Alexander McQueen has announced a brand-new arts education initiative, partnering with A Team Arts Education (ATAE), an East End-based community youth organisation that works to support London youth wanting to get into the arts. Whether painting, fashion design, photography or more, ATAE bridges the gap between secondary education and bona fide careers – an often difficult pathway relying on money and connections.
Located in the borough of Tower Hamlets, the initiative returns to the core of the British house: Lee Alexander McQueen grew up in the area and later, in the early 1990s, ran a studio in nearby Hoxton before the initial, acclaimed shows that launched his career.
“It feels especially important for us to be able to take part in supporting young people from the East End of London,” says creative director Sarah Burton. She’s had a huge involvement in the initiative since talks began. “At this house, we all know that talent comes from everywhere, irrespective of background. At a time when UK arts education is narrowing, being cut and young people are under pressure, we’re inspired and humbled to be able to join with A Team Arts Education in their exceptional grassroots work in providing fashion, textiles and art and design programmes.”
The relationship between Alexander McQueen and ATAE started through an educational outreach programme of workshops, which Burton was running with members of the house’s design team, online, throughout the pandemic. While McQueen has worked with various colleges and universities over the years – for example, the Alexander McQueen Scholarship was awarded to one student enrolled on the MA Fashion course at Central Saint Martins – the partnership with ATAE offers even younger people arts-led initiatives over the school holidays and Saturday programmes.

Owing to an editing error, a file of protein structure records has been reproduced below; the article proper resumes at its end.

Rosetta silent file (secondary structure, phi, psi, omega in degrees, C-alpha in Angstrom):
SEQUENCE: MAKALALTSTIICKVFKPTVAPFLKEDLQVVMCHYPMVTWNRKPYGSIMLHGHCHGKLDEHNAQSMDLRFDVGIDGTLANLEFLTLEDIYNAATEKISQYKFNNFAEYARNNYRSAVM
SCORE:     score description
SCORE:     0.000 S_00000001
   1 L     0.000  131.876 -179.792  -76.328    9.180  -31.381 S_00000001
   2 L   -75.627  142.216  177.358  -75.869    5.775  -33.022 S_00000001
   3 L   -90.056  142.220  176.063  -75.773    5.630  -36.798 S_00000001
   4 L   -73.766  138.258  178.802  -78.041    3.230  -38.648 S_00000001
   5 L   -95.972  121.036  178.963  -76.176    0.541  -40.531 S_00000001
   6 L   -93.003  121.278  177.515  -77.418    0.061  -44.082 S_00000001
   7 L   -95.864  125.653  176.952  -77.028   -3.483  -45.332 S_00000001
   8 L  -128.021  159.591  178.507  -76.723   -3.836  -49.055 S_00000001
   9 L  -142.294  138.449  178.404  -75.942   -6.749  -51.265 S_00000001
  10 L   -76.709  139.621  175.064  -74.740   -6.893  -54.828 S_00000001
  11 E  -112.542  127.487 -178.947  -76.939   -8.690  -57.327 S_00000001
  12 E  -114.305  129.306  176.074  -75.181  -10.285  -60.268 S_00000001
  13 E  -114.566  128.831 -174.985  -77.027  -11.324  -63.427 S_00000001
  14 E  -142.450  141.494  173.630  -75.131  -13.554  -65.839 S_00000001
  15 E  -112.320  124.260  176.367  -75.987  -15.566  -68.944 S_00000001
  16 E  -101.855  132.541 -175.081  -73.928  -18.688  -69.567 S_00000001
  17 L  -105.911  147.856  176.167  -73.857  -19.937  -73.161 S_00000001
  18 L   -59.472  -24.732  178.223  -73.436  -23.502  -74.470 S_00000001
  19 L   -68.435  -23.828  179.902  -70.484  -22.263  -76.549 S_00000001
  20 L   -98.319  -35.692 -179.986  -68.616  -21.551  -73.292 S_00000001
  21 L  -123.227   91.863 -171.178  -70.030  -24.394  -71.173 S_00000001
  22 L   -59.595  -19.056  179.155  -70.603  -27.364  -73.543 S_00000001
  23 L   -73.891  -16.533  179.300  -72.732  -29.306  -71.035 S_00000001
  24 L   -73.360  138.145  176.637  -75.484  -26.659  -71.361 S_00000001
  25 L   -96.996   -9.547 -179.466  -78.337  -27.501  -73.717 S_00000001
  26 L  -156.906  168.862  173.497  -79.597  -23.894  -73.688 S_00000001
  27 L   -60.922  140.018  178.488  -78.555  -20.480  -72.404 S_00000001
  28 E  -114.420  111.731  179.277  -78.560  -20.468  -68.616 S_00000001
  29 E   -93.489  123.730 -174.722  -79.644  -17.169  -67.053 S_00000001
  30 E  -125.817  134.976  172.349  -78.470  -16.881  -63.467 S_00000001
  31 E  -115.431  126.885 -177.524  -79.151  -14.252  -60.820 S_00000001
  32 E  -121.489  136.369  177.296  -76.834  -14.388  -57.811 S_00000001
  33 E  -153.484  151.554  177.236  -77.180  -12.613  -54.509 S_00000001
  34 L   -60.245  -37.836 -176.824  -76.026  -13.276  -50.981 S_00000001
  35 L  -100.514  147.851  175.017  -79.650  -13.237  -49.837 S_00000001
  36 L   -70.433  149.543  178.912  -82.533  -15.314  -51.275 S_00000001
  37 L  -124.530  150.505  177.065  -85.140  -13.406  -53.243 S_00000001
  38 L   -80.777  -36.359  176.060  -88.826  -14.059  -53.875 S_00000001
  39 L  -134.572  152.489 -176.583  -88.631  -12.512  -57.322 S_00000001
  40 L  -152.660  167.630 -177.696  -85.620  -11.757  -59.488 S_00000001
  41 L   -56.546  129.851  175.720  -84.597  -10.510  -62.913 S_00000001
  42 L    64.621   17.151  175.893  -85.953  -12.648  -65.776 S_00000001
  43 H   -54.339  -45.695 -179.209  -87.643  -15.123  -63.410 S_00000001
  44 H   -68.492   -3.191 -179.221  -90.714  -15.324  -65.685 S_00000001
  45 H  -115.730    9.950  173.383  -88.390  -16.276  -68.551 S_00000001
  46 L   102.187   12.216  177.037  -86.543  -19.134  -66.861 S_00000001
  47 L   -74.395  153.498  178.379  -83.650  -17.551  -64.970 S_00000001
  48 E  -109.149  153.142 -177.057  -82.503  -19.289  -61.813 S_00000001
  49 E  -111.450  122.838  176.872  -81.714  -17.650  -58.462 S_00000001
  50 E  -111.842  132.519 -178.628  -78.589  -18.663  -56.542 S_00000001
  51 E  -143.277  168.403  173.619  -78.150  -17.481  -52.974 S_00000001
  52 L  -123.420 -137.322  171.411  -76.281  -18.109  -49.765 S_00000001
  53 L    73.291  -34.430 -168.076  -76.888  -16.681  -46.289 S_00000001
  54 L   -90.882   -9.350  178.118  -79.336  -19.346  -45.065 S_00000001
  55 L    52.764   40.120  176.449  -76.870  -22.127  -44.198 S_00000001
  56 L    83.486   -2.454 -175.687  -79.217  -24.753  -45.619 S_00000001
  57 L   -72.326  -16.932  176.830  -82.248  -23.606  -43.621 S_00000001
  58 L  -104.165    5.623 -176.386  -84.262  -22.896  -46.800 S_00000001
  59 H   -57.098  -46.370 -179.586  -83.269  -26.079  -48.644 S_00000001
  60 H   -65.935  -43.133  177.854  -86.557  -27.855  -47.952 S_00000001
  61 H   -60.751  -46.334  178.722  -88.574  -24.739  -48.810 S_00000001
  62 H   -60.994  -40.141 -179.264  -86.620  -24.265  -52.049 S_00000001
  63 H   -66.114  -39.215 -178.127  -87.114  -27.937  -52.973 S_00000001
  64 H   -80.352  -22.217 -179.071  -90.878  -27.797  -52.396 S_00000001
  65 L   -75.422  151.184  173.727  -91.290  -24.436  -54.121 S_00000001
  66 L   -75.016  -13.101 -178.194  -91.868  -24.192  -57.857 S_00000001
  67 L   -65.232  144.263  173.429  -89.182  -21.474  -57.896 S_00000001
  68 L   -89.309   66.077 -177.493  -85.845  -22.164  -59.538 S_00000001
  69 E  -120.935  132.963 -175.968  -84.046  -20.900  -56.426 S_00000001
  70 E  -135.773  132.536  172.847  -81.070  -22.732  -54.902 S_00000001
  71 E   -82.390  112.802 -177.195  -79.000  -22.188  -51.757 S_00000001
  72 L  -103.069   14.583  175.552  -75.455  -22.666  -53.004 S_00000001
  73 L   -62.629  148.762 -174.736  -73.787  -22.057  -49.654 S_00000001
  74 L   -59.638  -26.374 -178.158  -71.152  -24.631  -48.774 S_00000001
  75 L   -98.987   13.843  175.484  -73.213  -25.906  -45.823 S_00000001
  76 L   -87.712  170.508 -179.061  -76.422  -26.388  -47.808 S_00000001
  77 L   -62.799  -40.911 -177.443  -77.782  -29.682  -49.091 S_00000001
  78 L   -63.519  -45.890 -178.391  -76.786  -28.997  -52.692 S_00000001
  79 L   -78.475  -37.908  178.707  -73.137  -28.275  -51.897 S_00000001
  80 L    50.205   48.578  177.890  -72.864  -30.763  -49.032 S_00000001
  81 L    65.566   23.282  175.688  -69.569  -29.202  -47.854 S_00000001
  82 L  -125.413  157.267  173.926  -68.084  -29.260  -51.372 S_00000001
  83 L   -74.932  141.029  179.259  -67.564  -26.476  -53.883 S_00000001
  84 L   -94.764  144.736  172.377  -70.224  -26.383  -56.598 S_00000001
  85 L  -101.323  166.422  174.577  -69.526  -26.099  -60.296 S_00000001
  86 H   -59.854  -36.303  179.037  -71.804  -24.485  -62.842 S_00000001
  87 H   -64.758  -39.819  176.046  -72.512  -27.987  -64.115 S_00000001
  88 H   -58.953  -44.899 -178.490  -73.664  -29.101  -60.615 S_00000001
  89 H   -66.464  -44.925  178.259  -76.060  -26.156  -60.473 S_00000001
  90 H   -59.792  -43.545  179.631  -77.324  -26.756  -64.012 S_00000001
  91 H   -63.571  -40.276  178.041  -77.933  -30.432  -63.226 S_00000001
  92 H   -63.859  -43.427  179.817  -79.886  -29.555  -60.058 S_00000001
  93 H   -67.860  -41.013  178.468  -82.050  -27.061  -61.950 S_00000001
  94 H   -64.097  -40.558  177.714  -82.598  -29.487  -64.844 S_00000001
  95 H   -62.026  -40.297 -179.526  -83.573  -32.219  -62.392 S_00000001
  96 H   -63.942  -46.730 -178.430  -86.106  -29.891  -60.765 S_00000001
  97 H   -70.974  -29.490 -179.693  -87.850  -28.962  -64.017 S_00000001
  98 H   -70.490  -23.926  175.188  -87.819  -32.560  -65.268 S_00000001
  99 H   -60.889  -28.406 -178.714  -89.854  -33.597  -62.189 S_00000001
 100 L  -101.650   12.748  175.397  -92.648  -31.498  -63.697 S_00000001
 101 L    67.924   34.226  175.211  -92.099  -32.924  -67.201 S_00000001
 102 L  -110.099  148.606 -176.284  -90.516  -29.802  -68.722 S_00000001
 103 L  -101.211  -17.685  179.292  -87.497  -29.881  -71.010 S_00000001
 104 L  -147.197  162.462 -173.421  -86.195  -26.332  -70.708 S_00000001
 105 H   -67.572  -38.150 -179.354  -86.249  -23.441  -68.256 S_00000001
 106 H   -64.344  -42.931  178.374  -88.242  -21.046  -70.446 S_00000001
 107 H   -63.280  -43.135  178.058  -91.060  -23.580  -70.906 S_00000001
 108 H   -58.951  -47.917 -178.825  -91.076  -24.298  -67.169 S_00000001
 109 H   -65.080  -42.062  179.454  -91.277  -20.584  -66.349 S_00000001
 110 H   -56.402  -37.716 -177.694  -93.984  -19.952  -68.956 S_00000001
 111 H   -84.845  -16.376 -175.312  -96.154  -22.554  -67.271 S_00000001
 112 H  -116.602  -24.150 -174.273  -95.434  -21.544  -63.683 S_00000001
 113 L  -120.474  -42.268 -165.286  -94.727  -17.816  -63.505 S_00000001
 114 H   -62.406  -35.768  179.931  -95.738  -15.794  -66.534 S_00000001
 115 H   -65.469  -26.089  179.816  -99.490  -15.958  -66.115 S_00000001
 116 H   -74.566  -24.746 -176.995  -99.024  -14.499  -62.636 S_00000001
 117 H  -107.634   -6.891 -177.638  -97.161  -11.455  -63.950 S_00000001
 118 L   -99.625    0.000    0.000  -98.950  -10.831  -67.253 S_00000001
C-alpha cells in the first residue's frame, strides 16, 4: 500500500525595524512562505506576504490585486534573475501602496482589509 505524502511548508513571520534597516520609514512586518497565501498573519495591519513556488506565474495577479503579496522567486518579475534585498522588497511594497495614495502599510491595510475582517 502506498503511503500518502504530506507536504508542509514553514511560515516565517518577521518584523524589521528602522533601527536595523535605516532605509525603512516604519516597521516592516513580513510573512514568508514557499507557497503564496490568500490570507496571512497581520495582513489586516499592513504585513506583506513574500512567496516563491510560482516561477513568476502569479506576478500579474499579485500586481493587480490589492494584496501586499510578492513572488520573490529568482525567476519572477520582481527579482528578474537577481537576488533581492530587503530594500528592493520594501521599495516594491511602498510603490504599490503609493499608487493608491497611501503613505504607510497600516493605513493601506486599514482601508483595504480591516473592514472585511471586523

“At a time when schools and local authorities are reducing their arts budgets and provision, we still need the arts to help bring about a positive recovery and come together after the Covid-19 pandemic,” says Sarbjit Natt, director of ATAE.
“Working with Alexander McQueen will provide inspiration, hope and opportunities to an area that has established links to the fashion and textiles industries that are now hidden through layers of history and a changing urban landscape,” Natt continues. “The collaboration will help the arts to flourish in a positive way for young people and the wider community of East London.”
Over the next year, McQueen will support ATAE financially and expand the workshops and classes they started digitally over lockdown. IRL events with McQueen’s design, textile and embroidery teams will then be structured as “The Explore Programme”, an introduction to various creative pathways.
Then, in collaboration with Central Saint Martins (where both McQueen and Burton studied), the institution’s Insights Programme – led by outreach practitioner Berni Yates – will open doors to higher education. This will be targeted at young people, who may not have access to arts subjects in school, offering social enterprise opportunities and dynamic progression of talent throughout the fashion industry.